The COVID-19 pandemic has been the dominant topic of the world for news organizations, with infographics and articles detailing total cases and deaths around the world. Keeping a sense of optimism during this time of uncertainty is difficult. Happy Data, a project by Pentagram, displays a series of uplifting and hopeful views of the world through data and drawings to help the audience cope with this unprecedented time.
Launched by the team of Giorgia Lupi at Pentagram, Happy Data presents positive and encouraging data that was reported during the pandemic. Happy Data’s lead data visualization designer, Ting Fang Cheng, worked tirelessly to transform complex data sets into delightful diagrams that encourage positivity. “Data and facts can appear rational and heartless at times, so to reach our goal for the project, I believed that presenting the data in a humanistic manner would be more engaging with our audience.” Cheng shared with us.
In addition to her professional responsibilities, Cheng uses data visualization to discover the aesthetic of daily life. One such project was created during her Master’s degree at Parsons, where Cheng collected data from her own apartment and how it was organized. She transformed this information into an artwork named “My Room.”
By modeling her own room and presenting her daily routine with colors and lights, Cheng was able to better understand the relationship between people and their living space through this journey of self-discovery.
“Like a typical New Yorker, I am often looking for a new apartment and trying to adapt to the new environment. An apartment displays authentic and persistent statements about inhabitants at that moment. I enjoyed dedicating extra time to observing mine because it was an opportunity to review my day-to-day behaviors and choices.” Cheng recognized this artwork as a lens into her life, which provided much self-discovery. Her goal with this artwork was to present how humanistic data can be.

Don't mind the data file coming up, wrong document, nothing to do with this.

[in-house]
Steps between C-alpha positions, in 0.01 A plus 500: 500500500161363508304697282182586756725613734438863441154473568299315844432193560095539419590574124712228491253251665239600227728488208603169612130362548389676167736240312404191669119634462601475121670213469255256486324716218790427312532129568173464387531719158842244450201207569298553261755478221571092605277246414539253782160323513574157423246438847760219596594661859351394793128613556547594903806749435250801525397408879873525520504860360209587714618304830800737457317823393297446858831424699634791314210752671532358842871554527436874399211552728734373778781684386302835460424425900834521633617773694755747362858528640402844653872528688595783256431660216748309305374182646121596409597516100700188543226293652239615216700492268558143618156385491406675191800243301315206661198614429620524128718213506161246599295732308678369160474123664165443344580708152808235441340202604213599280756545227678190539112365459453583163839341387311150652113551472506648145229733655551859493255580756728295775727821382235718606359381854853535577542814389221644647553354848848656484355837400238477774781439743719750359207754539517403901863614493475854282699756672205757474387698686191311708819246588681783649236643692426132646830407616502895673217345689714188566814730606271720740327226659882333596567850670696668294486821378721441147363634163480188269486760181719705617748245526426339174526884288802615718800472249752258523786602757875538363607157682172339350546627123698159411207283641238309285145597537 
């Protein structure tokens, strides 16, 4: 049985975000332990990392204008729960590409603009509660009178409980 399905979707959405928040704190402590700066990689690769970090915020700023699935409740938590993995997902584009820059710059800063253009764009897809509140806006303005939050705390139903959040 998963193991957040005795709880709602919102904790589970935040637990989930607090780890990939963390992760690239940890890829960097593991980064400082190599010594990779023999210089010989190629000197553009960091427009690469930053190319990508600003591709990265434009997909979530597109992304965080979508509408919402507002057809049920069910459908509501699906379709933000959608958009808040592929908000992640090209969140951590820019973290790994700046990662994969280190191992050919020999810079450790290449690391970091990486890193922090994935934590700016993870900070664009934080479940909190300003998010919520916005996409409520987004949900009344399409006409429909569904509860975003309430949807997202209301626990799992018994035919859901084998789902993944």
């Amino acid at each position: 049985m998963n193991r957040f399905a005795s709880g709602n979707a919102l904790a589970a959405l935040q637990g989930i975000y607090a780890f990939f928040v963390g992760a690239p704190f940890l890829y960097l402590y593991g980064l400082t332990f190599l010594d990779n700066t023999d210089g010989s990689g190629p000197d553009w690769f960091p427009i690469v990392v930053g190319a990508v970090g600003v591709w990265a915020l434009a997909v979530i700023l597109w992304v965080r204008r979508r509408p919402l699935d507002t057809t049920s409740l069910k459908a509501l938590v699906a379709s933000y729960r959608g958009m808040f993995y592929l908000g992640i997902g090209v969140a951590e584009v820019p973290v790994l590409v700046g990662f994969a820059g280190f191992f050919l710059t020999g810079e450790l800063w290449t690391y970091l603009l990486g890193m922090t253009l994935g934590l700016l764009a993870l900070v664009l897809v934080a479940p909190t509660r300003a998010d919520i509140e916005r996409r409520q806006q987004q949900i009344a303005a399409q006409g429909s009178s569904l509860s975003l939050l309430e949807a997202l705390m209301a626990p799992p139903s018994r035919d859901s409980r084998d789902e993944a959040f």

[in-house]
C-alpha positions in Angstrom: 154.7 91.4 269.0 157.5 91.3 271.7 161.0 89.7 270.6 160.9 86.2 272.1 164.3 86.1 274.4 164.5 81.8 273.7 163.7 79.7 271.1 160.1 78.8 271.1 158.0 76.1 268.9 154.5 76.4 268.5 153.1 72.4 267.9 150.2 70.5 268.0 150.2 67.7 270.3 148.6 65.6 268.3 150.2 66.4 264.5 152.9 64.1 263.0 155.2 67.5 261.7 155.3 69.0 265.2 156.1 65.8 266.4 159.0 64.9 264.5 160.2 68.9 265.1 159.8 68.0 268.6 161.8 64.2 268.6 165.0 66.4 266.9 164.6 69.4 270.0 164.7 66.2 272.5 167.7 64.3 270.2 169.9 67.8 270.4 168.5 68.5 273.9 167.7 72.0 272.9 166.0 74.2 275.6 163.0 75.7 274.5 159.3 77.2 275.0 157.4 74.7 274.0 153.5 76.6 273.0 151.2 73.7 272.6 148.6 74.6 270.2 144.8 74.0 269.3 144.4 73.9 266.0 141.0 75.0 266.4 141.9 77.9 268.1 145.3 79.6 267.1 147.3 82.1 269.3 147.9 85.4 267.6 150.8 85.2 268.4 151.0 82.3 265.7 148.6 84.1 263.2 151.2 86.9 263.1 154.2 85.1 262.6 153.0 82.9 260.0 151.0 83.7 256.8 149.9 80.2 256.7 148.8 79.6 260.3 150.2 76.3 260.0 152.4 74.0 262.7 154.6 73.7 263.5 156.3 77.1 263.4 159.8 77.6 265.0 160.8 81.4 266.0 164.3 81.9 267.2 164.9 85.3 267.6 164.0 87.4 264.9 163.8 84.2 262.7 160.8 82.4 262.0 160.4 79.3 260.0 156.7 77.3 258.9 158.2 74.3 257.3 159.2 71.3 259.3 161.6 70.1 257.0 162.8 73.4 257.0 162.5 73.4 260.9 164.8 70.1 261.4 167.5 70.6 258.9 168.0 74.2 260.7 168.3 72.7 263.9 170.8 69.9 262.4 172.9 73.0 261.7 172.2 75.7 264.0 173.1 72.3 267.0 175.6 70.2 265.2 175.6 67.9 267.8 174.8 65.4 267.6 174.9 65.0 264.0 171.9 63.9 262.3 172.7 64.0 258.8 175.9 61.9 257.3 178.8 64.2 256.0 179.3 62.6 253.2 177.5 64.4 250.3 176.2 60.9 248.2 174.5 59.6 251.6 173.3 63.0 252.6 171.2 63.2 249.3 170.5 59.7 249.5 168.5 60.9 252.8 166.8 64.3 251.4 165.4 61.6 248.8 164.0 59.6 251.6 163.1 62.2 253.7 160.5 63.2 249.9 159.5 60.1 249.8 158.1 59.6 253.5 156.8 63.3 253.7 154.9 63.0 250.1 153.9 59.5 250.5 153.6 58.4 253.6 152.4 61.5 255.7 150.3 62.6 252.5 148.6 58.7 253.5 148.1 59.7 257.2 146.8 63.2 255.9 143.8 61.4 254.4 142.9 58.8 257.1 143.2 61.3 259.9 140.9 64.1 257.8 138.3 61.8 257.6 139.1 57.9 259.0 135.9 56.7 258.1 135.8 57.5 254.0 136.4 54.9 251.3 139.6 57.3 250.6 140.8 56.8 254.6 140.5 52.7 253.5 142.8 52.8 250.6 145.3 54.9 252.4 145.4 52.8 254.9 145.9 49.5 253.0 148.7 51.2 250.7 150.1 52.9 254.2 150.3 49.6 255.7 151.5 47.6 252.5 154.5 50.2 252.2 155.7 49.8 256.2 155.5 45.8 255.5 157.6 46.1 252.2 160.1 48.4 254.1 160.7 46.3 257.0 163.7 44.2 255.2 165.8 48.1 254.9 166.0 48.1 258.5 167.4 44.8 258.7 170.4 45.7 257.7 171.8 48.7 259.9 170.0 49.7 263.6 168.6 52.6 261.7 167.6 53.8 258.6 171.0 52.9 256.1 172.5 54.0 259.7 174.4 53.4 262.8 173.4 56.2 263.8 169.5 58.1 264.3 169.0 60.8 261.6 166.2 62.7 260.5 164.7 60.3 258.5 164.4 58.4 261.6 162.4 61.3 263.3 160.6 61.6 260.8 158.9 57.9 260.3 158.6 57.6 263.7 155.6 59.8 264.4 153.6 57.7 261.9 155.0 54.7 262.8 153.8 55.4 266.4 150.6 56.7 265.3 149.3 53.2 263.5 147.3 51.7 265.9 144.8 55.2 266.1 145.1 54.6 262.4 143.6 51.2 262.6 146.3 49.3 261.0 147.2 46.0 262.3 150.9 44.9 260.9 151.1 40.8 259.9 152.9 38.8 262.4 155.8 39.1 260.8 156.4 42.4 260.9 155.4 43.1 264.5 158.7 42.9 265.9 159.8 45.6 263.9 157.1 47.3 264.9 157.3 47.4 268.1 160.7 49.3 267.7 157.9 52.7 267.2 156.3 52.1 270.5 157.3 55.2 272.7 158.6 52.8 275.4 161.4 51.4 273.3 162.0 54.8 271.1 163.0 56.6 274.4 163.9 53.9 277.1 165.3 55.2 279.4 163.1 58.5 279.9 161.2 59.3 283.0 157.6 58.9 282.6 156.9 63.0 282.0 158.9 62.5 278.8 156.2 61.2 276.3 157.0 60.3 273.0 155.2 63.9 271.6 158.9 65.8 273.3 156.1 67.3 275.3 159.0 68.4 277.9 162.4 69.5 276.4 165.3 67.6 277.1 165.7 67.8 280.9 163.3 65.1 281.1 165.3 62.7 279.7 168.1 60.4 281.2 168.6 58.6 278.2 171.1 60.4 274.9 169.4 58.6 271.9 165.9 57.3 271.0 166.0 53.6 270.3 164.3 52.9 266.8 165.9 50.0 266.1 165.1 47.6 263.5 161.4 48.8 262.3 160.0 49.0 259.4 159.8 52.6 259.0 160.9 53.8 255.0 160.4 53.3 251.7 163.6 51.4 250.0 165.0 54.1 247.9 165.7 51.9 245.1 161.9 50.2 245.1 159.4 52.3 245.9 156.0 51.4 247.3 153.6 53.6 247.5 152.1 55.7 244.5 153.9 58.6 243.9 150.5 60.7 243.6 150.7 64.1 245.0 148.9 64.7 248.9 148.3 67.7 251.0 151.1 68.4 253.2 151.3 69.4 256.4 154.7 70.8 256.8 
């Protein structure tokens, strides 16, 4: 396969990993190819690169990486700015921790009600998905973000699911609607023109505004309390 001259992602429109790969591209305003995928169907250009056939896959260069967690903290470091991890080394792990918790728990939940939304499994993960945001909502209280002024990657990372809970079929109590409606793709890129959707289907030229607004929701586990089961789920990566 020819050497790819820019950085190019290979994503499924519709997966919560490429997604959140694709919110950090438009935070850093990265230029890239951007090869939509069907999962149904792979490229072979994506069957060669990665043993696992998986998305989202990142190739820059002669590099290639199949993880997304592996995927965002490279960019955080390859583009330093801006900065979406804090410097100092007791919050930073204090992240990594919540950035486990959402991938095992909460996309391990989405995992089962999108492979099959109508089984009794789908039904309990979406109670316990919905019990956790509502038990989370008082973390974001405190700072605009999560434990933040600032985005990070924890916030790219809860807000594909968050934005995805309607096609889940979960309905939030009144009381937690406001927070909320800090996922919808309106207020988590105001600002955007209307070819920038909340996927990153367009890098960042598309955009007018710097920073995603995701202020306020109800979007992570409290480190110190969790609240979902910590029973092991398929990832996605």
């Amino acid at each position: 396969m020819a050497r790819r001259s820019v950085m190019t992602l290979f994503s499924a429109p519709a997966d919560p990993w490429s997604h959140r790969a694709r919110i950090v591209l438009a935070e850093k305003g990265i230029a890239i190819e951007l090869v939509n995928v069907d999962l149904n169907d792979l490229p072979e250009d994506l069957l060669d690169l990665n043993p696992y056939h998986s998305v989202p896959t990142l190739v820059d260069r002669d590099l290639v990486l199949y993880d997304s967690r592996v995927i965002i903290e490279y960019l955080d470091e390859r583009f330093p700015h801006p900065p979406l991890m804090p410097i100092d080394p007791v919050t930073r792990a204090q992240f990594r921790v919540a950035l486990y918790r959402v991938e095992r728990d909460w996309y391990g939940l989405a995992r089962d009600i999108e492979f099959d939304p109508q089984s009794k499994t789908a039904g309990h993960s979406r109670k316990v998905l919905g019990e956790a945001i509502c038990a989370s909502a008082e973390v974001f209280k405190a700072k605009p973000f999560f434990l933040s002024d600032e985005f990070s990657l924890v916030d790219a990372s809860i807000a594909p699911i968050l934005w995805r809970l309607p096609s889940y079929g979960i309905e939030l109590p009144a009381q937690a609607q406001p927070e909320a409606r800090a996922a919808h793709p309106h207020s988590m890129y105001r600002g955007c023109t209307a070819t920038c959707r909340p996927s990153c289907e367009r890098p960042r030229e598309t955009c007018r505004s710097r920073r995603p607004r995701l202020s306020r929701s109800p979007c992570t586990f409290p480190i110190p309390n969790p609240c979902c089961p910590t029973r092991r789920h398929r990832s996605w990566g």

Cheng believes that data visualization can display emotions beyond raw data. “Bar charts and pie charts can be overly rational at times, and I believe that data visualization can be more than that. I am always looking for inspiration to create non-traditional visual models that resonate with the audience in a more humane way.” Cheng said. A project that represents that ideal was “The Patchwork of Fall”, where with the help of technological design tools, Cheng redesigned the traditional fall foliage map. The project aims to display the patterns created by nature.
The color combinations and iterations of fall foliage carry an air of mystery and inspiration. It reminds her of a beautiful quilt created by nature. Through the artwork, Cheng hopes that the audience will connect with nature in a new way. Compared to a traditional foliage prediction map, by decoding them by nature, Cheng applied a humanistic, and even romantic approach to designing a fall foliage map.
Cheng’s background in exhibition design and curation influenced her beliefs that data can be seen as a medium for visual design and storytelling. She believes that data is not limited to print or digital dashboards but has the potential to live as a physical format where the audience can observe and experience the medium in different ways. Currently at Pentagram, she is working on a wide range of topics, such as climate change, social justice, gender equality, and more.
Cheng said, “Data visualization is full of humanity; presenting data in a more relatable, and emotional way will help the audience to engage more deeply with sometimes cold, and rational facts.”
You can learn more about Ting Fang Cheng by visiting tingfangcheng.com